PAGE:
Ipswich Town Hall gets ready to mark its 150th birthday with style
- Credit: Archant
Ipswich Town Hall is preparing for its 150th birthday with a major celebration at the end of the month.
It was opened on January 28, 1868 – replacing an earlier town hall that had only been built 50 years earlier.
Now there is a programme of events planned throughout the year to celebrate the anniversary of the building that has been at the centre of the town’s life for 150 years.
A public open day on Sunday week, January 28, will feature exhibitions, tours of the Mayor’s Parlour, a special twist to the annual Burn’s Supper and an opportunity to win a “community takeover” of part of the building.
There will even be a birthday cake with 150 candles.
Tea dances, guided walks, a Teddy Bear’s picnic and digitalised story-telling sessions are all planned as celebrations continue throughout the year.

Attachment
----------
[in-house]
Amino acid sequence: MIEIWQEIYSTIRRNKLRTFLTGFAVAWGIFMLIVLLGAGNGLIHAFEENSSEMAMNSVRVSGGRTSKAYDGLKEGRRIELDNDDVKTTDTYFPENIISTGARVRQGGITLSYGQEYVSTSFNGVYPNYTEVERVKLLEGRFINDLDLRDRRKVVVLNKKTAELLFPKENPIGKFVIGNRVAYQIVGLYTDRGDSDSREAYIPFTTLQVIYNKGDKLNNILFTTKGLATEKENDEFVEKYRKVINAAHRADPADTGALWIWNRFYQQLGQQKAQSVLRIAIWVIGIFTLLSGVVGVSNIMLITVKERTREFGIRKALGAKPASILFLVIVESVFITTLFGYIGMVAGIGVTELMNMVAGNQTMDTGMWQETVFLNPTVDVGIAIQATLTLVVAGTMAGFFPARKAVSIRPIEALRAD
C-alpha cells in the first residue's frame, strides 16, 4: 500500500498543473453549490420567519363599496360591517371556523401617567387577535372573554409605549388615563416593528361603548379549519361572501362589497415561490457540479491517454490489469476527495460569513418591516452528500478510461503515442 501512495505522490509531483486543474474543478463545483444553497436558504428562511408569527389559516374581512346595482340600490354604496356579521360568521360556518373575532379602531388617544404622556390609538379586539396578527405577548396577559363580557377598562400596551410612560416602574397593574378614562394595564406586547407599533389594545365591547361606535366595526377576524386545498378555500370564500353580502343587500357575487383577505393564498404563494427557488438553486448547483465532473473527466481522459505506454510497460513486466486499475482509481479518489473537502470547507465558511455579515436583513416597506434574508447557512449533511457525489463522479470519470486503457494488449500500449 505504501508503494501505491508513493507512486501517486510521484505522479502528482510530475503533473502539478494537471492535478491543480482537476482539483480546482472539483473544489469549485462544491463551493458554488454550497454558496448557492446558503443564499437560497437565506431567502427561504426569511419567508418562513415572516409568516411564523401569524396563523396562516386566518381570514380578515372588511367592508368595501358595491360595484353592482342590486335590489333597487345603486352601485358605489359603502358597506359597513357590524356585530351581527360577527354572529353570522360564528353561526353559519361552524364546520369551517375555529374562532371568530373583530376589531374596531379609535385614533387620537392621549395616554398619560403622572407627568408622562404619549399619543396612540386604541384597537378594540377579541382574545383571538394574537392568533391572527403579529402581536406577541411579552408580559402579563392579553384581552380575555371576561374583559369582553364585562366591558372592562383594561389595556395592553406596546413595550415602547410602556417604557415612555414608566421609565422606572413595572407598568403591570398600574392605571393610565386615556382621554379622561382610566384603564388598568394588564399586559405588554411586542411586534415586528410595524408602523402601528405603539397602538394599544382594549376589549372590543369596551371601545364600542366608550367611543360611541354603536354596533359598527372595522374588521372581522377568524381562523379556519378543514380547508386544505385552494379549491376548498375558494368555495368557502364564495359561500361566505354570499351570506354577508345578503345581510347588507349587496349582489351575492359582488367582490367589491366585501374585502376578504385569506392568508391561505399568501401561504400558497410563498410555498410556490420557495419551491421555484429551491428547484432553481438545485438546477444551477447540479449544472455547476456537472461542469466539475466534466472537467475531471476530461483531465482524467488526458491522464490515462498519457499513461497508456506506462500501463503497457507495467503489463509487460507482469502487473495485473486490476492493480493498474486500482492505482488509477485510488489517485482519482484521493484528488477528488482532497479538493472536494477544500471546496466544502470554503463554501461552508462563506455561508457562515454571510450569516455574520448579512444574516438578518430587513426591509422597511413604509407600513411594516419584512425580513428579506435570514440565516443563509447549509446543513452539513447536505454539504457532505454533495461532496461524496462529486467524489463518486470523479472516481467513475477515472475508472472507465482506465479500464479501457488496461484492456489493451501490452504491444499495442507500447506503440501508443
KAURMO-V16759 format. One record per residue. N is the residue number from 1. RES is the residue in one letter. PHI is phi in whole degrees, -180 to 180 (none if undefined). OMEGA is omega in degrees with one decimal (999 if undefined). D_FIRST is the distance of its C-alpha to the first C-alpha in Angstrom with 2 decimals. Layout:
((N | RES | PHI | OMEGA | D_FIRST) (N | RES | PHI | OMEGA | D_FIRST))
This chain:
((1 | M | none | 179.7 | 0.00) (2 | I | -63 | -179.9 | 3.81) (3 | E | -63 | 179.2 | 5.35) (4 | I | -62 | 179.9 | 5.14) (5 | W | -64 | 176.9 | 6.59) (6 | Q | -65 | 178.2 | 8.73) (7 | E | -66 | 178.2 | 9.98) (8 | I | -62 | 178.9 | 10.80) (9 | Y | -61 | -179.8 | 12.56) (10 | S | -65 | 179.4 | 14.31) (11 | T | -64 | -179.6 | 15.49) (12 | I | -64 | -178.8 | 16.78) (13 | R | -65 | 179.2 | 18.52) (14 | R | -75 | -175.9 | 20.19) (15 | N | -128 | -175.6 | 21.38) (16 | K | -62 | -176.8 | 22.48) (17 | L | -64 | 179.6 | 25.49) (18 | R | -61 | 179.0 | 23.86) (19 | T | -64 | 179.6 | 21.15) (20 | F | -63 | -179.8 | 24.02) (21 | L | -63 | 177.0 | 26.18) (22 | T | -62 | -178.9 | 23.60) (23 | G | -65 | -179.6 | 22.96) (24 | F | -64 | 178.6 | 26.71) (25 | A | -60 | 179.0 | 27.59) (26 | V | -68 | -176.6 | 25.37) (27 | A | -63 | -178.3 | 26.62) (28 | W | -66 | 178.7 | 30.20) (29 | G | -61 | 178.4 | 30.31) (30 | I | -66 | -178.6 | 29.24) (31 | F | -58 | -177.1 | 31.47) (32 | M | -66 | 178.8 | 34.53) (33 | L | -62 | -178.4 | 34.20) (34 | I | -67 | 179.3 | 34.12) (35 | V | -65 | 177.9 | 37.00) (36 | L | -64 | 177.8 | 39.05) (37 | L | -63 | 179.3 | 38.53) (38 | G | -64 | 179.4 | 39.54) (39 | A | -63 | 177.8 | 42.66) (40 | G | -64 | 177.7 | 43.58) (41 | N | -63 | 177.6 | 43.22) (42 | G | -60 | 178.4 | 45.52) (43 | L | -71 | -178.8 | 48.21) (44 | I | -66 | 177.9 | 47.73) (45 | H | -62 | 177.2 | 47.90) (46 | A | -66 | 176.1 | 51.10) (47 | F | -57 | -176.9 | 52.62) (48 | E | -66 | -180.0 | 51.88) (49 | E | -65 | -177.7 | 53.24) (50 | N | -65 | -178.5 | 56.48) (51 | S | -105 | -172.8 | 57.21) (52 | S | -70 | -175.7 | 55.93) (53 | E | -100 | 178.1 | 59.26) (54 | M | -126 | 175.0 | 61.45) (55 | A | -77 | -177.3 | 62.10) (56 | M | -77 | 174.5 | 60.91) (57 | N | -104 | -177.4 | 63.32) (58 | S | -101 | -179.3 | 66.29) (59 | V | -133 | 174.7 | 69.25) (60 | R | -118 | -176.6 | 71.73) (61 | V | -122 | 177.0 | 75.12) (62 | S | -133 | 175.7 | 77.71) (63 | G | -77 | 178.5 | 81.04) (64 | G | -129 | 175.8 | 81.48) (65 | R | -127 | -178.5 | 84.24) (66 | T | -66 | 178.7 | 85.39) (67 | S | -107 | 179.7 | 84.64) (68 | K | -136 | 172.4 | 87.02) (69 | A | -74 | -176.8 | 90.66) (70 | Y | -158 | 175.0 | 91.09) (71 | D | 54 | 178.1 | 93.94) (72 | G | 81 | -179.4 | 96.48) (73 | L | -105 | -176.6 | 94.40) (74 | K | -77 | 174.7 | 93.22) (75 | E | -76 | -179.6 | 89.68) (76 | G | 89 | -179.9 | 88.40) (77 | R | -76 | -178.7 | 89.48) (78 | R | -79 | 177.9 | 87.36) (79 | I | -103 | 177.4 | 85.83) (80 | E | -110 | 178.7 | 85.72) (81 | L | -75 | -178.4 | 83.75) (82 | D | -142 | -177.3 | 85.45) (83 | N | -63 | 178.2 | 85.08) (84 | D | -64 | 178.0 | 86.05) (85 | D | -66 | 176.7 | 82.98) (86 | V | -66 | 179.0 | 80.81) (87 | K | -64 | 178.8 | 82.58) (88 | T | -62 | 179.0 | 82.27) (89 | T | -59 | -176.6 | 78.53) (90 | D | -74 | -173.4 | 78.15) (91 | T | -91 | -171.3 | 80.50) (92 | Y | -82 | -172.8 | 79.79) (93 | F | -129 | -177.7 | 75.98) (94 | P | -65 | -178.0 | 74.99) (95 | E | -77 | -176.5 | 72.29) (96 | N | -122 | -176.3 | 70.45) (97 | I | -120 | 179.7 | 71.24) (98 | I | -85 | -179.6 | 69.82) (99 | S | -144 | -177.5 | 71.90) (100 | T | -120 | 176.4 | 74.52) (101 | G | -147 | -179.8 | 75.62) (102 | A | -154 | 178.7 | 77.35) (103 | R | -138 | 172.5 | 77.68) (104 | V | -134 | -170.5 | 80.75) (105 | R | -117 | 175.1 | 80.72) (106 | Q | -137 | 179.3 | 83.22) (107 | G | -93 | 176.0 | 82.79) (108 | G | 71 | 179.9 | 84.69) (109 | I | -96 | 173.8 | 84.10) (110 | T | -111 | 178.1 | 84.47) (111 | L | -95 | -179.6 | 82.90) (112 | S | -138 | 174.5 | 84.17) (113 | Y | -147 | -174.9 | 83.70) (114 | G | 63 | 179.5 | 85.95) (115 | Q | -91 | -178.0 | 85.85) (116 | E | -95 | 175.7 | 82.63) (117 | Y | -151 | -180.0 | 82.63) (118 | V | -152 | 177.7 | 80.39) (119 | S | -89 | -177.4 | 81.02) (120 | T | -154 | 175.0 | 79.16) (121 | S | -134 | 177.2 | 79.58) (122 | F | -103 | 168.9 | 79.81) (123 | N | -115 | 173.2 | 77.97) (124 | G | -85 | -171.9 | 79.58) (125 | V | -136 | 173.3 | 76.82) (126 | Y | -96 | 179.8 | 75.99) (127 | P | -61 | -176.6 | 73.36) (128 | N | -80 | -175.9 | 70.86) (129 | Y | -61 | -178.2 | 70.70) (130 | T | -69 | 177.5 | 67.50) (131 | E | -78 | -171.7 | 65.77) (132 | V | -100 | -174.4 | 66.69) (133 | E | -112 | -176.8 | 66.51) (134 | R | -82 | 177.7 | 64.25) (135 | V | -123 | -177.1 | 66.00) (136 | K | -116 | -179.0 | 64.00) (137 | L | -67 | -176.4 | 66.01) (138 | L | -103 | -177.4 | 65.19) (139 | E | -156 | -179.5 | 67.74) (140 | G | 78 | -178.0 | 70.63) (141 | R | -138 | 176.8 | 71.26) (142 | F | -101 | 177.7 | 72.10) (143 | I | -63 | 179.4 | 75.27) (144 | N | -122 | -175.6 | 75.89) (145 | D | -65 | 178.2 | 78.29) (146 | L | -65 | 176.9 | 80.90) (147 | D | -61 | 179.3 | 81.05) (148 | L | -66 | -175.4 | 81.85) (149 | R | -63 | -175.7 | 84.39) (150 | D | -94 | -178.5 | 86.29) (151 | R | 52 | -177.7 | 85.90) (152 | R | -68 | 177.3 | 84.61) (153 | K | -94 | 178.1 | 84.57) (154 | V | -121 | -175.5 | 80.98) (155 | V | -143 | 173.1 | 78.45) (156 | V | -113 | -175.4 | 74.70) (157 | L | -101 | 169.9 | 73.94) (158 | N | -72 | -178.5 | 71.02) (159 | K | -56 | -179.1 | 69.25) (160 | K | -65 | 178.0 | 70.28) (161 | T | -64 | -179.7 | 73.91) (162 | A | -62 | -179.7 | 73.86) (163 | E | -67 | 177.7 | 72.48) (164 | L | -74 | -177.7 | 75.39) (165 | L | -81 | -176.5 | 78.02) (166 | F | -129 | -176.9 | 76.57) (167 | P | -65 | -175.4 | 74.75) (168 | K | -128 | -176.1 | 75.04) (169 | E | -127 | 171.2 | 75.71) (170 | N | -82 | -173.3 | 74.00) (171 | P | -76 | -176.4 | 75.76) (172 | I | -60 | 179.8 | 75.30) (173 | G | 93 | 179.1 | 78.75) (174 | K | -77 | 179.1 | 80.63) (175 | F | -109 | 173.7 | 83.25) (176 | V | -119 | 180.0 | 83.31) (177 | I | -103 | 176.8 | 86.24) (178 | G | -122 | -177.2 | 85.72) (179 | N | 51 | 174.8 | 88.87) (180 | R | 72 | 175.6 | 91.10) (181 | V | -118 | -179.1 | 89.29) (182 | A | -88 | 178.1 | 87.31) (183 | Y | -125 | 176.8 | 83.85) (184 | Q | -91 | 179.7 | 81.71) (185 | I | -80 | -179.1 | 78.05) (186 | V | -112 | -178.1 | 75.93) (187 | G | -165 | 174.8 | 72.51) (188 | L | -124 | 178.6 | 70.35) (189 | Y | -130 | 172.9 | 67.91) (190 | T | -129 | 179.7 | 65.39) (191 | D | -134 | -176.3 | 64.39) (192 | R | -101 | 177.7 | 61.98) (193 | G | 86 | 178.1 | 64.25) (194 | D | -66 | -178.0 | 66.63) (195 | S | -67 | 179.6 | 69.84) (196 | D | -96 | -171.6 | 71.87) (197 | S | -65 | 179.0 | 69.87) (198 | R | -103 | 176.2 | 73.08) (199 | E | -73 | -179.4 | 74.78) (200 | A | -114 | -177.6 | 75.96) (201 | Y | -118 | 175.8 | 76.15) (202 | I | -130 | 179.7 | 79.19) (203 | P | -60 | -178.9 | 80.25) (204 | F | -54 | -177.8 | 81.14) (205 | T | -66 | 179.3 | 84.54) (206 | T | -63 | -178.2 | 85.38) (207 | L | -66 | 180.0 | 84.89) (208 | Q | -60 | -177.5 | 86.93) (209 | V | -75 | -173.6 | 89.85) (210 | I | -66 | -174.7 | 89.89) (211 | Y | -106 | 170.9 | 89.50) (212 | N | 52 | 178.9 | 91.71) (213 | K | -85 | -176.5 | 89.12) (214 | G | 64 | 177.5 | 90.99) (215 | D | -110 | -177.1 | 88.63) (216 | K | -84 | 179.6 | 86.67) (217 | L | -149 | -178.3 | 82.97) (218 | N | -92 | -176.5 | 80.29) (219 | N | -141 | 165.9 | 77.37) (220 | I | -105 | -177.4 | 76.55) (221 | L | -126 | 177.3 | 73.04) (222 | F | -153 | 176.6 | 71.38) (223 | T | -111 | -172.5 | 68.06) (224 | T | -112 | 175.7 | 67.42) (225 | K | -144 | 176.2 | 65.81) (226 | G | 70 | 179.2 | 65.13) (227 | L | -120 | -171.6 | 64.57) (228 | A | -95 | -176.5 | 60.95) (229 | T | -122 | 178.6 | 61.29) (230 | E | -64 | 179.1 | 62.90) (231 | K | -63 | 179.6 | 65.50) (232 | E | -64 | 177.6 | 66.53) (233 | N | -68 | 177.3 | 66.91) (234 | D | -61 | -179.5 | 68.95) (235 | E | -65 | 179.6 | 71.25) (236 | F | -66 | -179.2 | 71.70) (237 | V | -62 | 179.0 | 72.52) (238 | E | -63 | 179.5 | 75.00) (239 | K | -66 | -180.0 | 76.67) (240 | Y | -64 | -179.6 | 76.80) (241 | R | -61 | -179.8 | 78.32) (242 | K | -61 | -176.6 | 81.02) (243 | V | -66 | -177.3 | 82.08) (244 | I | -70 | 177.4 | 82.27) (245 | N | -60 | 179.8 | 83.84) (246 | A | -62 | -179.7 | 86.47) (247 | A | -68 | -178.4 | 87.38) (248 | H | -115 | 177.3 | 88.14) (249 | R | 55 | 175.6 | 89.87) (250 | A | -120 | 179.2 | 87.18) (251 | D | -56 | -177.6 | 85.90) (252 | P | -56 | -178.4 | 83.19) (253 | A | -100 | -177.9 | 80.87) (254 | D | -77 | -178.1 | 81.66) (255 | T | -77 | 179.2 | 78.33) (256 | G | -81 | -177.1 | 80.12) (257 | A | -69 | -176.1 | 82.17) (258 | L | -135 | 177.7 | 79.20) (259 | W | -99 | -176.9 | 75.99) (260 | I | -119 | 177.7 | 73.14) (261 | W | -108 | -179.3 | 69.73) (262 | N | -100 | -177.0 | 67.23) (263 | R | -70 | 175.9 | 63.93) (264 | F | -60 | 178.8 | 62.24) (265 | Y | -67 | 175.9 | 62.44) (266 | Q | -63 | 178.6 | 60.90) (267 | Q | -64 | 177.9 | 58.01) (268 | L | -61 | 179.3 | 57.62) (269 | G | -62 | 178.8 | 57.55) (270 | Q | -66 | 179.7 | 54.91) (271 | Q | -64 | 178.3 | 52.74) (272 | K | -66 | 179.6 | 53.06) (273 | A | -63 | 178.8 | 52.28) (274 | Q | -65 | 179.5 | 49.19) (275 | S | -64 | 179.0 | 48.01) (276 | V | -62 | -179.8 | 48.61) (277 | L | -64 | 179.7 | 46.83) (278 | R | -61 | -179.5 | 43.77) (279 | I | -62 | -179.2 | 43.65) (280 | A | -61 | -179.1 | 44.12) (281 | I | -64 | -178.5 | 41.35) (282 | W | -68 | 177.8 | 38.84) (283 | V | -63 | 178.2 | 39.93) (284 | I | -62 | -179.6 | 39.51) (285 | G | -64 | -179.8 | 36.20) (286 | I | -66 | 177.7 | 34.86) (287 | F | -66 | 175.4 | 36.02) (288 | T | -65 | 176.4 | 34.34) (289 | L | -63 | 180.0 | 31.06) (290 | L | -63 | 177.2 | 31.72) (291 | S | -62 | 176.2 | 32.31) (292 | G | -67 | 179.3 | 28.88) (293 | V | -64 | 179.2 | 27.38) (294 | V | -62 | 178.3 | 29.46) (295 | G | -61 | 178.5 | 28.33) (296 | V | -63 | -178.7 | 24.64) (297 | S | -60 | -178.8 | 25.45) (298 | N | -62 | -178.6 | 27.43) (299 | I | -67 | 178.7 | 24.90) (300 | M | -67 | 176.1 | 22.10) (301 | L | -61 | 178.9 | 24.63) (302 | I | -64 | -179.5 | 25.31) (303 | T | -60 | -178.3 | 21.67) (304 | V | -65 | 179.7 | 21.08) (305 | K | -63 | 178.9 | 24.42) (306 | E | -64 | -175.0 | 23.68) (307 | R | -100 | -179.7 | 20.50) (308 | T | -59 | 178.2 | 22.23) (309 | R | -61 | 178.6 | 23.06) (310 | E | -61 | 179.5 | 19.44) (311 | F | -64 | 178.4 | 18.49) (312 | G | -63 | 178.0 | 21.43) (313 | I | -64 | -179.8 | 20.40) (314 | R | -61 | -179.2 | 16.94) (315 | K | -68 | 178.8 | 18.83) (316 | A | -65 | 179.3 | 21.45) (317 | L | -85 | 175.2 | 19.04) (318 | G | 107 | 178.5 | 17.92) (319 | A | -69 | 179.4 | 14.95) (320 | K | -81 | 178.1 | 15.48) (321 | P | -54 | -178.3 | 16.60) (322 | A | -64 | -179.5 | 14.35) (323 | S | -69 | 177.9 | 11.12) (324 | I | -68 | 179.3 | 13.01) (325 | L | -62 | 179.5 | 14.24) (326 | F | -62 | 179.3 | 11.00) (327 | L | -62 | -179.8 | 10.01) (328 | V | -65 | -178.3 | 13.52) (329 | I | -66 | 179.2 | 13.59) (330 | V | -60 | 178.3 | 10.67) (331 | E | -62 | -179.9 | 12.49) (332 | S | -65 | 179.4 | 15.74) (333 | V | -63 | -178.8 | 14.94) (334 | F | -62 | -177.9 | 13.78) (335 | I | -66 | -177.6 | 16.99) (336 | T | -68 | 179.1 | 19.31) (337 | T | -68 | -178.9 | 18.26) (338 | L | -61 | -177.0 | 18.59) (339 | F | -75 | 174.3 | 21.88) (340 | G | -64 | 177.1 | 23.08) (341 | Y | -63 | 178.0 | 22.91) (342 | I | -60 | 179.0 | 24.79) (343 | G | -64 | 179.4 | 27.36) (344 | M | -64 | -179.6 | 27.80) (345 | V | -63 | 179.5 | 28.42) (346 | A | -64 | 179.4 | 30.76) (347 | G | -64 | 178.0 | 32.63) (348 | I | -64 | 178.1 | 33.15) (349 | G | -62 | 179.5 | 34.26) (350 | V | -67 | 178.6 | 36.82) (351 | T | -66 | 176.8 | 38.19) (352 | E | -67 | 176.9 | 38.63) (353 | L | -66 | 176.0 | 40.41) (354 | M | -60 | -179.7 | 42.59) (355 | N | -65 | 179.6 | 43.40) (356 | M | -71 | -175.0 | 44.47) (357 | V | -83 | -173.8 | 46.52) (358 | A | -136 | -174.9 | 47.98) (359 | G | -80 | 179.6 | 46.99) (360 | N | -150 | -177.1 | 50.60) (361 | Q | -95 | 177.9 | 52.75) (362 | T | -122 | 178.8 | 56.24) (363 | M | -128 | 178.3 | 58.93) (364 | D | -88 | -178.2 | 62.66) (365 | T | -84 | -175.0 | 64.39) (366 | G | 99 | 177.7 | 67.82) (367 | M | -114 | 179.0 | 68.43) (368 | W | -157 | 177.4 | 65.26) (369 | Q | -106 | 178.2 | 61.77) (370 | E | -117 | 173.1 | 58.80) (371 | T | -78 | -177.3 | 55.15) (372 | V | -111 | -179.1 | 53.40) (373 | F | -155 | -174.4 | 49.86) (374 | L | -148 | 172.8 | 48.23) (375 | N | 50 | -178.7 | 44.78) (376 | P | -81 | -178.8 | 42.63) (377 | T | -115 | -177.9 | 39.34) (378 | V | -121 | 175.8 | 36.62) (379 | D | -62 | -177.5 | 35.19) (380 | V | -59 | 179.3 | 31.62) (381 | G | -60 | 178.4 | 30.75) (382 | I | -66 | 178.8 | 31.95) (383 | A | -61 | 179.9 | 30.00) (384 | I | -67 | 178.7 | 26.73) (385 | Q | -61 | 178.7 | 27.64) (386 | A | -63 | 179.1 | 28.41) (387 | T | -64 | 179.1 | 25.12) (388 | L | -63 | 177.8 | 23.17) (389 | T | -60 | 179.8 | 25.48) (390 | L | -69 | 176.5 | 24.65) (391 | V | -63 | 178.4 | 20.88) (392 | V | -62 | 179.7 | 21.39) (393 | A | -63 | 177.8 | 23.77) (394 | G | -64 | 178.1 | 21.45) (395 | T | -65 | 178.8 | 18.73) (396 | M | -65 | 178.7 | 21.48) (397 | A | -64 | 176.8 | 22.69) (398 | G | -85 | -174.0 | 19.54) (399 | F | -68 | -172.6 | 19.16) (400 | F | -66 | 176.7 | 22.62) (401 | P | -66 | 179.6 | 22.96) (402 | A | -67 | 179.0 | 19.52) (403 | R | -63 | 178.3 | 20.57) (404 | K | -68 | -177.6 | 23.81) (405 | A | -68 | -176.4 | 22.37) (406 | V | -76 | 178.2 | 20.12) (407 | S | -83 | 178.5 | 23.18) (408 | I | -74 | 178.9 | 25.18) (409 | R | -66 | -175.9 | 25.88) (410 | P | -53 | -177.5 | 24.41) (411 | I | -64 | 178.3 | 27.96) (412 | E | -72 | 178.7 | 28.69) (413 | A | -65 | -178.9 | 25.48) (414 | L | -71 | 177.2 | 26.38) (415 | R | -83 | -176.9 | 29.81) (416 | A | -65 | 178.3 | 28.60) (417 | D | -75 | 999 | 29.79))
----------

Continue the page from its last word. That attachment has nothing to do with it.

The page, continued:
The present Town Hall was opened by the Mayor, John Patteson Cobbold, in 1868 but the history goes back much further.
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It stands on the site of St Mildred’s Chapel, which is mentioned in the Domesday Book. In 1421, the chapel became a court and became known as the Guildhall or Moot Hall (council meeting place).
A new façade was built in 1494 before work started on a new Town Hall in 1818. Work on this building continued off and on until 1842 – but it became clear this would not be large enough for a growing industrial town like Ipswich.
In the 1860s the decision was taken to replace this with a larger town hall which also contained the town’s police station and courts as well as the council chamber and offices for council officials.
The Foundation Stone was laid in April 1866 and it was completed 20 months later. The cost of the building was £16,000.
The Corn Exchange, which is attached to the Town Hall, was opened in 1882 after its foundation stone had been laid two years earlier.
Ipswich mayor Sarah Barber said: “I am sure many Ipswich people will come along to the open day to celebrate this special anniversary and take part in the other events this year.
“The Town Hall is still one of our most important buildings and you get a sense of history here, particularly during council meetings which follow 500 years of civic activity.”